This was a deep-laid scheme, and quite worthy of its author.
Thus, every evening during that delightful hour which the two lovers passed together at the grated window, Boxtel entered Rosa's chamber to watch the progress which the black tulip had made towards flowering.
On the evening at which we have arrived he was going to enter according to custom; but the two lovers, as we have seen, only exchanged a few words before Cornelius sent Rosa back to watch over the tulip.
Seeing Rosa enter her room ten minutes after she had left it, Boxtel guessed that the tulip had opened, or was about to open.
During that night, therefore, the great blow was to be struck. Boxtel presented himself before Gryphus with a double supply of Genievre, that is to say, with a bottle in each pocket.
Gryphus being once fuddled, Boxtel was very nearly master of the house.
At eleven o'clock Gryphus was dead drunk. At two in the morning Boxtel saw Rosa leaving the chamber; but evidently she held in her arms something which she carried with great care.
He did not doubt that this was the black tulip which was in flower.
But what was she going to do with it? Would she set out that instant to Haarlem with it?
It was not possible that a young girl should undertake such a journey alone during the night.
Was she only going to show the tulip to Cornelius? This was more likely.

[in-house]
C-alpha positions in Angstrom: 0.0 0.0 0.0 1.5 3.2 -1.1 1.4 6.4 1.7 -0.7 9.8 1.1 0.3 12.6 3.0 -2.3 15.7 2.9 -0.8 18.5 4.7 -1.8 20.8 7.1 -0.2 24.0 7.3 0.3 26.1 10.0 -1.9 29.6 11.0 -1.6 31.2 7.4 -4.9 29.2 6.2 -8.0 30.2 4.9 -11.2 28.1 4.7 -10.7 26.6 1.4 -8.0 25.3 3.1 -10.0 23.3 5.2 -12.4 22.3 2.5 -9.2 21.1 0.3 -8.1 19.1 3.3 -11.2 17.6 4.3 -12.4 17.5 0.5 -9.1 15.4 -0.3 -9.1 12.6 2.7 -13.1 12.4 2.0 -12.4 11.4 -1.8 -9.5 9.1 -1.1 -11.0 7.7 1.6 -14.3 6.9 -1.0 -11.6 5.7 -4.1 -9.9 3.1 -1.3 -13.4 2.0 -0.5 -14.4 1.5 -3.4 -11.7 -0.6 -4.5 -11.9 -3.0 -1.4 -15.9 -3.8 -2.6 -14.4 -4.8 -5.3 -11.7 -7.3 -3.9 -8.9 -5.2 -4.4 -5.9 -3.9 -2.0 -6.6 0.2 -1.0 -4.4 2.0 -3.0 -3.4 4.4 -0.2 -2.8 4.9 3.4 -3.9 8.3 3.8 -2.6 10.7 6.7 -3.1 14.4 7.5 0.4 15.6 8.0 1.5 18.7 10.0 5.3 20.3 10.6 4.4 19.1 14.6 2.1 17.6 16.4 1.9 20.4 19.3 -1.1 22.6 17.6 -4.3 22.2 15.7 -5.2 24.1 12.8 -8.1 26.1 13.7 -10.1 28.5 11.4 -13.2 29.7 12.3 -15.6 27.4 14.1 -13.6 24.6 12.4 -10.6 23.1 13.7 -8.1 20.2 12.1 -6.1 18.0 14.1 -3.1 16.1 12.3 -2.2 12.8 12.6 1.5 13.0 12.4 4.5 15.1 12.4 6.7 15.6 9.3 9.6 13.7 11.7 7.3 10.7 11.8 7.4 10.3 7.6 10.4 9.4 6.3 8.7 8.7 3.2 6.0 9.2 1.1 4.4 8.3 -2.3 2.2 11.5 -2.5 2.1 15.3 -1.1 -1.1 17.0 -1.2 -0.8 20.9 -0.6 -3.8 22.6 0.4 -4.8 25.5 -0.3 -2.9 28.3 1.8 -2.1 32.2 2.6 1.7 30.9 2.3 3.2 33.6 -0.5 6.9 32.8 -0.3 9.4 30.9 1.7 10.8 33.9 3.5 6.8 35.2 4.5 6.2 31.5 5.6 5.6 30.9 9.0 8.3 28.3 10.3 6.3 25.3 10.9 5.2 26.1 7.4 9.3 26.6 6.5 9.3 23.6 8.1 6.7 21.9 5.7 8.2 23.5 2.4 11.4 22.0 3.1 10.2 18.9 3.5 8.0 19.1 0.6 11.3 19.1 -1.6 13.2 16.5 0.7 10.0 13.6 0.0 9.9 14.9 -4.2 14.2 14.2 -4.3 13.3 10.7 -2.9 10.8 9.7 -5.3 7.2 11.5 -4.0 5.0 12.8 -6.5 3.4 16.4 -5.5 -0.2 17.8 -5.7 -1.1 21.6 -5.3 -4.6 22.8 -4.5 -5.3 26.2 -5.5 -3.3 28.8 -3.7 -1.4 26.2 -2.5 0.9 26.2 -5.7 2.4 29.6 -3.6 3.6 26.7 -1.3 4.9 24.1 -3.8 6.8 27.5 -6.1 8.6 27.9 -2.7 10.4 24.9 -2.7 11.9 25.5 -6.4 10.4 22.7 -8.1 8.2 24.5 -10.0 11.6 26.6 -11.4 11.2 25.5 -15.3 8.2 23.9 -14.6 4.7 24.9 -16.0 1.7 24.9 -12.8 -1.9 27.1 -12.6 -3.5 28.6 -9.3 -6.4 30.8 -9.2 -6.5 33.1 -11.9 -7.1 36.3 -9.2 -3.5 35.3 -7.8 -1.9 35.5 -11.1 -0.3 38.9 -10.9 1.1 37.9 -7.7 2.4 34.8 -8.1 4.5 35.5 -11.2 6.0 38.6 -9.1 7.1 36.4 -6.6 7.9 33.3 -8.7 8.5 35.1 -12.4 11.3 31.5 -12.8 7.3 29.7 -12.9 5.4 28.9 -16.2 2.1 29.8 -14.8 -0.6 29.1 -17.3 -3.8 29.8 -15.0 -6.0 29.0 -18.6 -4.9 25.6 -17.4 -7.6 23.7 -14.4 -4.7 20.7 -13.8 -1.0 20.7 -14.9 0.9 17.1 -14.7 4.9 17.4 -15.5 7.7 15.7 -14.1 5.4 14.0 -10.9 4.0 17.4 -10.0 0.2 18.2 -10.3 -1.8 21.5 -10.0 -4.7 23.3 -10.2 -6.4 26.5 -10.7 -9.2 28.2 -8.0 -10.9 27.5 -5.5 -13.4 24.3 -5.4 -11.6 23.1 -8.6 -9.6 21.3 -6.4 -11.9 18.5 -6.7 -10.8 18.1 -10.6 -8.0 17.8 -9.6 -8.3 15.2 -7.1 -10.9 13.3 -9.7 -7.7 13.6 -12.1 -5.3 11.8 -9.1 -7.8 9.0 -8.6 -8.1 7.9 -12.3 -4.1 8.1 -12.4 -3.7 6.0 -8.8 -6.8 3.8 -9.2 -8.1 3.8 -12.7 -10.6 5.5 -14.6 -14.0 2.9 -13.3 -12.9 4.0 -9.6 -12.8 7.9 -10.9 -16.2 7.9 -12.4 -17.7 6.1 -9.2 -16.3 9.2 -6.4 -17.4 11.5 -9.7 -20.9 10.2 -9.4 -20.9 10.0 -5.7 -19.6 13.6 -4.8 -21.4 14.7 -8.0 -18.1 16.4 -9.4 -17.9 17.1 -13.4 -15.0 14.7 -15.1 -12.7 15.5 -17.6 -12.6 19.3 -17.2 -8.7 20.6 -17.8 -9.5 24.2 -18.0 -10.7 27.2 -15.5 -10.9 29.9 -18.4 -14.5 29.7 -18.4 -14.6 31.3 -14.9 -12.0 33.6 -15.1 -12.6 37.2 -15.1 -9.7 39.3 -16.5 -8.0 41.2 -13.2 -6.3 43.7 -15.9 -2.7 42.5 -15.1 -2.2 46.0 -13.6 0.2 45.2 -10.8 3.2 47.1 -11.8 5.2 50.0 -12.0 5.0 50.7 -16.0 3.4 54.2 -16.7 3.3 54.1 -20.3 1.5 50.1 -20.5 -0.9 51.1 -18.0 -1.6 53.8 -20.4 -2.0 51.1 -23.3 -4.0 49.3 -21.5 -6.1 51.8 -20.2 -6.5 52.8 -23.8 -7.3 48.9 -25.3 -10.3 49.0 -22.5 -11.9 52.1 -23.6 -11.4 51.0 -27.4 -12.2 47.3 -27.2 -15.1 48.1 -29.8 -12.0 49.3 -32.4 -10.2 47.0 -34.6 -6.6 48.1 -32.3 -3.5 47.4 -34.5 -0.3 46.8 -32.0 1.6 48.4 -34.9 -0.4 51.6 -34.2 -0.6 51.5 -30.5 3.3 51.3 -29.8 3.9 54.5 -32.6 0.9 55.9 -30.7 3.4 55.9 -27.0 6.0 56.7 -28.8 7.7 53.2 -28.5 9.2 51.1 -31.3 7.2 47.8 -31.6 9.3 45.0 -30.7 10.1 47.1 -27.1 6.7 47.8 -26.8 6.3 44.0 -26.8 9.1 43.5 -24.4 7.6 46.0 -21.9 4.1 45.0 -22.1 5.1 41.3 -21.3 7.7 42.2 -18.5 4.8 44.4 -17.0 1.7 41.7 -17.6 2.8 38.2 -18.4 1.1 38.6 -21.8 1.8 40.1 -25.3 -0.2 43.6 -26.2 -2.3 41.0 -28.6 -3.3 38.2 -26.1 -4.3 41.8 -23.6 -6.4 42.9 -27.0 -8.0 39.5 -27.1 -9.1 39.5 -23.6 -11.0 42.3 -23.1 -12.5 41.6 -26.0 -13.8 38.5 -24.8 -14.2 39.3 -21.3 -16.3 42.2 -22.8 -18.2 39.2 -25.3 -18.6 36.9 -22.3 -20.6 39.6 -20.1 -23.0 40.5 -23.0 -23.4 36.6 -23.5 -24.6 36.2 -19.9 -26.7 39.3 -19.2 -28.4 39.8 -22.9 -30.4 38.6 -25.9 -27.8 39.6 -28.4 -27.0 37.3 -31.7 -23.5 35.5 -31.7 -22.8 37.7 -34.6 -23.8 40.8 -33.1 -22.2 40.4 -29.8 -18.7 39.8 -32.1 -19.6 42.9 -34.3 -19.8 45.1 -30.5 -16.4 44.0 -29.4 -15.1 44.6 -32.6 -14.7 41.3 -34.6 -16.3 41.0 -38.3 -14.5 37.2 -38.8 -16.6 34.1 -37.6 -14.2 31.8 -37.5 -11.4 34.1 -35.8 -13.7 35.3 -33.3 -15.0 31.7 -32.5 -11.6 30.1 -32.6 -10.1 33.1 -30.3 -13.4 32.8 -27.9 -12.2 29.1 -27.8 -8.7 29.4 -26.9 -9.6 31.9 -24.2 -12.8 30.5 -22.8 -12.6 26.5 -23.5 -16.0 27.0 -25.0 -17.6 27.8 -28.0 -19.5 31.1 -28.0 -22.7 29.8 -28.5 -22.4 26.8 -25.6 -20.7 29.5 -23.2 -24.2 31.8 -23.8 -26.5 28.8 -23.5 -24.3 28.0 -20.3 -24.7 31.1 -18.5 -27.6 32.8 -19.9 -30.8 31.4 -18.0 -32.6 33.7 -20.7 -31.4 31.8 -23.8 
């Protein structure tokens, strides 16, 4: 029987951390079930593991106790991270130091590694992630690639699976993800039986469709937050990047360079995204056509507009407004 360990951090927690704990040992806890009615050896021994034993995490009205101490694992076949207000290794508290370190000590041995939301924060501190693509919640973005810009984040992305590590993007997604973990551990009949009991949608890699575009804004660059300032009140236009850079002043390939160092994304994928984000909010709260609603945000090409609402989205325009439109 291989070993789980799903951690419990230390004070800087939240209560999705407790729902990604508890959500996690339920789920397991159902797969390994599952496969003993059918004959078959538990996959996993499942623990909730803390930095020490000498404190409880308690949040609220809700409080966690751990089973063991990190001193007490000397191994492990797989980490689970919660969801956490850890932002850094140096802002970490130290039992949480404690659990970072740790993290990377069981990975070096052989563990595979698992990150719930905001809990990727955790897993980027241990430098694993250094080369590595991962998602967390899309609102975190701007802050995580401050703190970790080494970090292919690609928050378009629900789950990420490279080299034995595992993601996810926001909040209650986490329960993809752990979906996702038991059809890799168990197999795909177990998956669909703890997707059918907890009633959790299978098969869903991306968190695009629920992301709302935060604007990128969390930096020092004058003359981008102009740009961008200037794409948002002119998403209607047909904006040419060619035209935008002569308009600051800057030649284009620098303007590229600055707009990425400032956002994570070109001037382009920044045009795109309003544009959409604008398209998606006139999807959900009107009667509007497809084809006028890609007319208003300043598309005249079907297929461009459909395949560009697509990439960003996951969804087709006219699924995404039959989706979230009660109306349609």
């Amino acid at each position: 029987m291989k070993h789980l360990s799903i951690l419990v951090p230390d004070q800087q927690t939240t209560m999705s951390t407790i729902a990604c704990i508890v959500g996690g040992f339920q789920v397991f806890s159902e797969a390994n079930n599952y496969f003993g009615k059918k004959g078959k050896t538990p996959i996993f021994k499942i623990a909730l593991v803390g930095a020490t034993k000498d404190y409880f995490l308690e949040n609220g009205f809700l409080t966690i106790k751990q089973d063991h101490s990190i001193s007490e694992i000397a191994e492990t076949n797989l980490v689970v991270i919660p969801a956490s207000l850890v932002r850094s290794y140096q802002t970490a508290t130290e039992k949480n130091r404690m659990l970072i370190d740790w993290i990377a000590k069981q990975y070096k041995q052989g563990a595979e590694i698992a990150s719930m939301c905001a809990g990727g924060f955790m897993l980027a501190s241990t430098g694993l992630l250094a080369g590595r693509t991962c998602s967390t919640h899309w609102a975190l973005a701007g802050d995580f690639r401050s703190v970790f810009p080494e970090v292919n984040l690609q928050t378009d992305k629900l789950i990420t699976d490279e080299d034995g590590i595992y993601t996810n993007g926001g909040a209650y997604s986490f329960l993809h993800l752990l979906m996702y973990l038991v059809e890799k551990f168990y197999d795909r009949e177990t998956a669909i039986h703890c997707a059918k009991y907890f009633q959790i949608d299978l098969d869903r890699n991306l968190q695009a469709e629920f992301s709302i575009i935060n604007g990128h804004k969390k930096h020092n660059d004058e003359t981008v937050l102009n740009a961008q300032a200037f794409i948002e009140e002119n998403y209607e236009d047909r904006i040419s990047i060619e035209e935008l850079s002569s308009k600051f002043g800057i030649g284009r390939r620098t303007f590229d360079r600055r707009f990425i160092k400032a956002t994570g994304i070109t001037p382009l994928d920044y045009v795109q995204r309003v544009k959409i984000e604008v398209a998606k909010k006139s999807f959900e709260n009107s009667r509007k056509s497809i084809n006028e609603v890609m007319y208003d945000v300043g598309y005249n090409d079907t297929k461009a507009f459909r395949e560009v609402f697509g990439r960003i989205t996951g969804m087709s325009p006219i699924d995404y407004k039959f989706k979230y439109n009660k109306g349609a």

He followed Rosa in his stocking feet, walking on tiptoe.
He saw her approach the grated window. He heard her calling Cornelius. By the light of the dark lantern he saw the tulip open, and black as the night in which he was hidden.
He heard the plan concerted between Cornelius and Rosa to send a messenger to Haarlem. He saw the lips of the lovers meet, and then heard Cornelius send Rosa away.
He saw Rosa extinguish the light and return to her chamber. Ten minutes after, he saw her leave the room again, and lock it twice.
Boxtel, who saw all this whilst hiding himself on the landing-place of the staircase above, descended step by step from his story as Rosa descended from hers; so that, when she touched with her light foot the lowest step of the staircase, Boxtel touched with a still lighter hand the lock of Rosa's chamber.
And in that hand, it must be understood, he held the false key which opened Rosa's door as easily as did the real one.
And this is why, in the beginning of the chapter, we said that the poor young people were in great need of the protection of God.